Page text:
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How different generations living with SMA can teach one another

Meet Regina and Al. Their friendship and respect for one another all started at a fundraiser before a Phillies baseball game in 2019. “I watched Regina give a beautiful speech at the event about her recently diagnosed son, Shane,” recalled Al. “I thought to myself, ‘My friends at Cure SMA need to meet this amazing mom and get her involved.’”


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    • #23687
      DeAnn R
      Keymaster

      It’s hard to believe I’ve been on Spinraza for almost 3 years already.  Growing up I never fathomed there would be a treatment let alone more than one!  It’s an exciting era in the SMA world.  Today I wanted to briefly touch on what’s available and what we’re anticipating.  Of course I’m only basing this on my personal experience and knowledge, so please talk to your doctors for the most accurate information.

      Option 1:

      First on the market came Spinraza.  FDA approved in December 2016, the broad label doesn’t restrict use based on age or type of SMA.  However, because this medication needs to cross the blood/brain barrier administration is through a lumbar puncture.  Without getting too scientific Spinraza works to stop or slow the progressions by fixing the splicing error in the SMN2 gene that we rely on to make functional protein.  Requiring a series of injections to start off called loading doses, then ongoing injections every 4 months are necessary.  It comes at a cost of $125,000 per injection.  Not including procedure costs.

      Option 2:

      Next on the market came Zolgensma.  Because it’s a revolutionary gene modifying treatment it’s really exciting.  Not only does it replace the missing SMN1 gene using a viral vector it’s a one-time IV administered treatment.  However, it’s only approved for pediatric patients right now.  Despite that, two treatment options within a couple years is incredible.  Finally, parents have options!  With increased infant screening and treatment options the future is brighter than ever for the kiddos.  At a cost of around $2.1 million it carries a hefty price tag.  Although if you compare it to Spinraza it is less expensive in the long run.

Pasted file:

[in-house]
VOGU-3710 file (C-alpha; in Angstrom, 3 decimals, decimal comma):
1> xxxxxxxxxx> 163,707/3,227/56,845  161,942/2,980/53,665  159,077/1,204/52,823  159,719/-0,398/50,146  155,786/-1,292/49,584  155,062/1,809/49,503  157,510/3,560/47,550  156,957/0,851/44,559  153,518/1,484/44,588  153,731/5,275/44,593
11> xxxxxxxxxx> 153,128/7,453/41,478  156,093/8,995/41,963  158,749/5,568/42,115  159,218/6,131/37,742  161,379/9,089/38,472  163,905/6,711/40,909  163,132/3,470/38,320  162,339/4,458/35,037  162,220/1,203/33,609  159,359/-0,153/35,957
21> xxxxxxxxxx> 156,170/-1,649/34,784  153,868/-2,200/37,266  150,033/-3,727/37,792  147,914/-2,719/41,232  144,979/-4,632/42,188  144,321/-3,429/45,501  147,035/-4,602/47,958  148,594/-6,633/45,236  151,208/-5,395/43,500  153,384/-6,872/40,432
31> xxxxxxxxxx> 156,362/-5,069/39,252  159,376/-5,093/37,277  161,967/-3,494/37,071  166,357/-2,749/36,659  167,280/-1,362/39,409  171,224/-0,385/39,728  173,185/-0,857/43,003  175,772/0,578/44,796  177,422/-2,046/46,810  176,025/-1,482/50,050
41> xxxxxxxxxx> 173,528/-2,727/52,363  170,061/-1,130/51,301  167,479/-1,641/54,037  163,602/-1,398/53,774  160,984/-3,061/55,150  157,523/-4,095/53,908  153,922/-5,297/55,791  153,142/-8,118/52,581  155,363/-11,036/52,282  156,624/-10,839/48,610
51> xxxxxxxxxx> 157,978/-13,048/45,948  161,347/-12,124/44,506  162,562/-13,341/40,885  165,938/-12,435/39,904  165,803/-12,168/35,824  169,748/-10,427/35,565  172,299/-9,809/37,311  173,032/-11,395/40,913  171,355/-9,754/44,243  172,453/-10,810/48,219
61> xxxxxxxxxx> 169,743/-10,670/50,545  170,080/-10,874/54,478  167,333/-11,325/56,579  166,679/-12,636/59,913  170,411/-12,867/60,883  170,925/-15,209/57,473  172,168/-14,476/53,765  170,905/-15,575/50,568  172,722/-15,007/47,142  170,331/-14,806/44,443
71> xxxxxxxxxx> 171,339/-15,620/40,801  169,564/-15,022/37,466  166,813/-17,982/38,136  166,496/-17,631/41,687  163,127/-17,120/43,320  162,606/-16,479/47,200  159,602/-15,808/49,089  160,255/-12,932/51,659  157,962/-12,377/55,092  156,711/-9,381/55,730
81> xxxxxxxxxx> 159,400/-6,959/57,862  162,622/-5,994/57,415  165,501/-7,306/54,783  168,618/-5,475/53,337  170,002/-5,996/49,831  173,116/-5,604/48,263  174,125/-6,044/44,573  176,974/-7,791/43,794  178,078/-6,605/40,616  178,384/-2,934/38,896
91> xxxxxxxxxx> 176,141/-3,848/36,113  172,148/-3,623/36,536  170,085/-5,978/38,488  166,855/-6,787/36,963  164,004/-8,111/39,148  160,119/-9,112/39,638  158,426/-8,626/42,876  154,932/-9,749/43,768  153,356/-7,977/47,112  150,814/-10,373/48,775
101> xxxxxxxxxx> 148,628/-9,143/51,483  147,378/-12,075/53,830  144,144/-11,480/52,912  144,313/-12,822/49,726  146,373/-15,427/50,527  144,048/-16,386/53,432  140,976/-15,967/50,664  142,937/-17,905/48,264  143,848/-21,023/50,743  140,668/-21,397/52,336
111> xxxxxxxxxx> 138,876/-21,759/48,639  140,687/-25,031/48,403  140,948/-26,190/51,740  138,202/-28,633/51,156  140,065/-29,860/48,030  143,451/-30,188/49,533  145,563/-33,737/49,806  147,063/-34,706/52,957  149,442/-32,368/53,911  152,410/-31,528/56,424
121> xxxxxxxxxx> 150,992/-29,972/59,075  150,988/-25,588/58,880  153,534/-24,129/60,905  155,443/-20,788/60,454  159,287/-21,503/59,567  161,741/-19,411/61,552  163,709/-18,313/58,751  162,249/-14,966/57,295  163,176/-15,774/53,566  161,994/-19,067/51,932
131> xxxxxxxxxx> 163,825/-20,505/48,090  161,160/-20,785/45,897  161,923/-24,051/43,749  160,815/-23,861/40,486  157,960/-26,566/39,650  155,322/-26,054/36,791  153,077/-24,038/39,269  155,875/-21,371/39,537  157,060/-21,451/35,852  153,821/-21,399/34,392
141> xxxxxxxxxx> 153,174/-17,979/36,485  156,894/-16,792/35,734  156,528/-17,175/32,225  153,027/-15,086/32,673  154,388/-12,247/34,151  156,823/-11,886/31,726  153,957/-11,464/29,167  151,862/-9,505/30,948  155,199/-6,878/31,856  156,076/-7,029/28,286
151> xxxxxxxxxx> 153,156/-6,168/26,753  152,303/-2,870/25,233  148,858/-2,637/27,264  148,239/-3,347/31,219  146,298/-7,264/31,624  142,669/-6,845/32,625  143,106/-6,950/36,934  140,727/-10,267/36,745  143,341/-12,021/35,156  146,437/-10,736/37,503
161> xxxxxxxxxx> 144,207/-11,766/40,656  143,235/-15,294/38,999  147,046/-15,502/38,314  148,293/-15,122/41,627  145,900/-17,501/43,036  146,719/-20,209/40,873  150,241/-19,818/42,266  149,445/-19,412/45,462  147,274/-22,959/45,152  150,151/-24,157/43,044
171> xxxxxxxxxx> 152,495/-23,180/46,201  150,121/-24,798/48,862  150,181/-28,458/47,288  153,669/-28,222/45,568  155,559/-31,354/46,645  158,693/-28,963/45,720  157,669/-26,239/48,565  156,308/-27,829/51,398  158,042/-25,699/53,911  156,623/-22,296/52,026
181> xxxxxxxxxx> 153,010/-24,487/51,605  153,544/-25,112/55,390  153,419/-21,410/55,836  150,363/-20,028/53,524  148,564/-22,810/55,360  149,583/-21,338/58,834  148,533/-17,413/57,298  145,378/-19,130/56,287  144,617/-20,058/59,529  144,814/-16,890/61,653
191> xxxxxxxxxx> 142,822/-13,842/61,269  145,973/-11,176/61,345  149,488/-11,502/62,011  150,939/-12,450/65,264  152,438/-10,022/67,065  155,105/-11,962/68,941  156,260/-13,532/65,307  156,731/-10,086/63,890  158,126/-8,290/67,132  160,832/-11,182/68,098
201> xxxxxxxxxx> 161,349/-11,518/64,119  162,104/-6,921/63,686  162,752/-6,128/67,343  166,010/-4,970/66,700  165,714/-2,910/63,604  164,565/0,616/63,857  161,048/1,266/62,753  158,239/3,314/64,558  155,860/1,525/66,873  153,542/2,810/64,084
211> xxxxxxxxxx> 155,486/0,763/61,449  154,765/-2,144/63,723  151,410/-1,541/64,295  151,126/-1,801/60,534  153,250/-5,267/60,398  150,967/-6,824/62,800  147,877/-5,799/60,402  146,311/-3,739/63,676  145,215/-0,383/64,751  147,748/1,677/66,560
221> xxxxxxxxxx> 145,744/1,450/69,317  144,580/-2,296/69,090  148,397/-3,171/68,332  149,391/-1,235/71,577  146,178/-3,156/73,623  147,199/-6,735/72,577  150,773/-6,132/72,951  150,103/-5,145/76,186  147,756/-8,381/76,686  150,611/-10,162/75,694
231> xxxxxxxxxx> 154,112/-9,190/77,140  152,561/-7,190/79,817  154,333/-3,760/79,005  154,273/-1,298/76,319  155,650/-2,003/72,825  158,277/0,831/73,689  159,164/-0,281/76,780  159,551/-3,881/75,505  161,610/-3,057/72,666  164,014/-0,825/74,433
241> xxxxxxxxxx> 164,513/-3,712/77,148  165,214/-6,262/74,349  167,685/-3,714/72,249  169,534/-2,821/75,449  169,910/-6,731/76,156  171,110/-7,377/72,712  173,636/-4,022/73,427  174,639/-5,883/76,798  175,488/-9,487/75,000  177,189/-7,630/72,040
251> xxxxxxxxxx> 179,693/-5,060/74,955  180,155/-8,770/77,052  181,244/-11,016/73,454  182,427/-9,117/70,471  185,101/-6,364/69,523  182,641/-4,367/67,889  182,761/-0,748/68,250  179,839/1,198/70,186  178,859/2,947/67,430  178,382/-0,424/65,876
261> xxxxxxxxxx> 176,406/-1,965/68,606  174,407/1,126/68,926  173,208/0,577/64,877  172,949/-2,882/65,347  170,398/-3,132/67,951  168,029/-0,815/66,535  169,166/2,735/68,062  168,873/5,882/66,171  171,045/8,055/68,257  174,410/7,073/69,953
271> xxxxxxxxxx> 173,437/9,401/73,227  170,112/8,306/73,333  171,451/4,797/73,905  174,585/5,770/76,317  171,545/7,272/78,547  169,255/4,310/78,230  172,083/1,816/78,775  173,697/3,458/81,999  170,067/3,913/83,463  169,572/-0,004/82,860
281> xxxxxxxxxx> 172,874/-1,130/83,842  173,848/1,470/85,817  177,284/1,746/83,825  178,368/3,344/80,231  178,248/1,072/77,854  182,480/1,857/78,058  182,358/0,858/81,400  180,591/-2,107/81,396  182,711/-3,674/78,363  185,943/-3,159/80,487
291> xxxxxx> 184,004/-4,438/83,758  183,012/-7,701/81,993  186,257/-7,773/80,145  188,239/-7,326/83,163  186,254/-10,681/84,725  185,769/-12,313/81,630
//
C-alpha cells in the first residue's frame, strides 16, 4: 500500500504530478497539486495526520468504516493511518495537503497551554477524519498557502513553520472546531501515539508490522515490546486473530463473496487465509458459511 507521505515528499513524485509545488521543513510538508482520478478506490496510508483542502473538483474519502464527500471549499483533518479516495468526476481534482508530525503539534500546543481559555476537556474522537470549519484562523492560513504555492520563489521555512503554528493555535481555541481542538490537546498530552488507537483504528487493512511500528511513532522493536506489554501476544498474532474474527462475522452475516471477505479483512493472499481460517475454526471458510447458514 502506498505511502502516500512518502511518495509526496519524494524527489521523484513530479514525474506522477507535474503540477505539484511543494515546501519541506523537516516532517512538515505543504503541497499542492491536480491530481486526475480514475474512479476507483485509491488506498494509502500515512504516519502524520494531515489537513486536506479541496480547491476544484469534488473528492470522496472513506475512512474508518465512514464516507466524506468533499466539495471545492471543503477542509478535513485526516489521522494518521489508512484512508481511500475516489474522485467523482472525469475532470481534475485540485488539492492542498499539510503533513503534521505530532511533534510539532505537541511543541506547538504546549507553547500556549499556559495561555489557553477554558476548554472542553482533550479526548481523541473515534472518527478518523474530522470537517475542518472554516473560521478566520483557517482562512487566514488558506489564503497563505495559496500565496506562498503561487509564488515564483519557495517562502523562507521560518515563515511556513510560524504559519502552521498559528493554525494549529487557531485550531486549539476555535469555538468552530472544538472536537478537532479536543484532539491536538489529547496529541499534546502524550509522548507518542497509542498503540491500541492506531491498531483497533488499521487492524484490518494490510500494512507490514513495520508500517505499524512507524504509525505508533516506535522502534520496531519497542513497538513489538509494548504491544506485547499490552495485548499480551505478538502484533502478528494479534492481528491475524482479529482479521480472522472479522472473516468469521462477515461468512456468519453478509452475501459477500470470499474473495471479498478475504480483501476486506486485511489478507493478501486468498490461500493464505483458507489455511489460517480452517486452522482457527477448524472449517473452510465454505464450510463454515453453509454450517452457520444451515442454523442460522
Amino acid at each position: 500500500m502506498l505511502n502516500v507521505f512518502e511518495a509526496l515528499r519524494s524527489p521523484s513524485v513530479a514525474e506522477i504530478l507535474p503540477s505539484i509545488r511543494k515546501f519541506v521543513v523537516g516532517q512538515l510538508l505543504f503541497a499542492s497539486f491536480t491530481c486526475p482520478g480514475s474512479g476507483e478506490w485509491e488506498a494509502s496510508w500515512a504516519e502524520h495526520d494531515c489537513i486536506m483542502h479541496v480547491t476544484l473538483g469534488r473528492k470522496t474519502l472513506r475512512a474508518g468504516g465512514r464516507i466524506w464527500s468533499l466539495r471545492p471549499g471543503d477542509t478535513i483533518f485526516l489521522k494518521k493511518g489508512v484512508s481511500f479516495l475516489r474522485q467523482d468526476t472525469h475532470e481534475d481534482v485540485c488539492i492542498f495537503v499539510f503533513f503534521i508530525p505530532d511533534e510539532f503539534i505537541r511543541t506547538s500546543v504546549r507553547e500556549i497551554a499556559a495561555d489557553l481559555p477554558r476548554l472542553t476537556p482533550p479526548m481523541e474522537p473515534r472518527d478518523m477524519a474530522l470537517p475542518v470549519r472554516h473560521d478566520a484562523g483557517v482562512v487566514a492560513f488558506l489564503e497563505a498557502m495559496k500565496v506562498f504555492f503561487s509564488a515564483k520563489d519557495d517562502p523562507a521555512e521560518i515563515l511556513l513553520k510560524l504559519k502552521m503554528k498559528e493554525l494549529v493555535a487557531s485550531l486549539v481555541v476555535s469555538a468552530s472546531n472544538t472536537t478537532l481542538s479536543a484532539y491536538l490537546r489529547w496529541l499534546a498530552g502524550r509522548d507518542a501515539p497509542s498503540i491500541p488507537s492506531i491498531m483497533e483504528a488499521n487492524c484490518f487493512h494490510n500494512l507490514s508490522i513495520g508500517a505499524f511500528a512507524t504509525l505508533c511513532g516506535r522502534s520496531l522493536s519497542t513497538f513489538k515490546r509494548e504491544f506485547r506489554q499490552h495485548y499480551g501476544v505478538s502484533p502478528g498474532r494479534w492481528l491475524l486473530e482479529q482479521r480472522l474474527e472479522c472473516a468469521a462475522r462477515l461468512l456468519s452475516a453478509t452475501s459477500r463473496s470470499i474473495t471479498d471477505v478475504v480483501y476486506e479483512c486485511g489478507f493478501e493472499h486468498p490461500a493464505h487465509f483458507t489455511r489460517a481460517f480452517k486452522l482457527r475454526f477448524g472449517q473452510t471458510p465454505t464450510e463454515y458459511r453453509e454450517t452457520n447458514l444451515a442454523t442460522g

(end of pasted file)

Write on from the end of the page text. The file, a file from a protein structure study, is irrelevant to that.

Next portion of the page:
Option 3:

      One year later, risdiplam is vying for the next treatment option.  Because it’s pending FDA approval many details are unknown.  Although I do know it’s an oral medication taken daily. From my understanding it works much like Spinraza in that it corrects the splicing error in the SMN2 gene.  Allowing our bodies to create functional protein.  Expected FDA approval is sometime in August.  My suspicion is for a broad label, but time will tell.  Fingers crossed cost isn’t astronomical either.

      Other Treatments:

      Another treatment I’m keeping my eye on is SRK-015.  For this one it seems like a treatment that may work well in conjunction with other treatments.  As far as I know it’s still in trials.  I’m probably not the best at explaining how it works.  Basically from my understanding is inhibits whatever tells your muscles to stop growing.

      If you have anything to add about any of these treatment options please comment below.  Likewise if you have questions, throw them out there.  Are you on any of these treatments?  Are you pursuing them?  What do you find most intriguing?  Let me know!

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